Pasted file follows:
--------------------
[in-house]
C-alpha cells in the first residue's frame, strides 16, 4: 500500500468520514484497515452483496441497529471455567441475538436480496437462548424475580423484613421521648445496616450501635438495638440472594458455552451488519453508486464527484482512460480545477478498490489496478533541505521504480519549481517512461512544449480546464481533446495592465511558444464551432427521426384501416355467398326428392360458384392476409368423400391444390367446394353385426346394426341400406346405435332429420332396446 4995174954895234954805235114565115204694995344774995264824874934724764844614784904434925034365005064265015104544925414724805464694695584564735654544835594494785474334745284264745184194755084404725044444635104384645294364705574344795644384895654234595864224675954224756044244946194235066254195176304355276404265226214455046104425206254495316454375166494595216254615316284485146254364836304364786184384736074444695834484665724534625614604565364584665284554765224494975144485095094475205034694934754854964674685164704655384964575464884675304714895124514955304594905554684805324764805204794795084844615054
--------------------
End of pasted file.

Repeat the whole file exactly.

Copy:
[in-house]
C-alpha cells in the first residue's frame, strides 16, 4: 500500500468520514484497515452483496441497529471455567441475538436480496437462548424475580423484613421521648445496616450501635438495638440472594458455552451488519453508486464527484482512460480545477478498490489496478533541505521504480519549481517512461512544449480546464481533446495592465511558444464551432427521426384501416355467398326428392360458384392476409368423400391444390367446394353385426346394426341400406346405435332429420332396446 4995174954895234954805235114565115204694995344774995264824874934724764844614784904434925034365005064265015104544925414724805464694695584564735654544835594494785474334745284264745184194755084404725044444635104384645294364705574344795644384895654234595864224675954224756044244946194235066254195176304355276404265226214455046104425206254495316454375166494595216254615316284485146254364836304364786184384736074444695834484665724534625614604565364584665284554765224494975144485095094475205034694934754854964674685164704655384964575464884675304714895124514955304594905554684805324764805204794795084844615054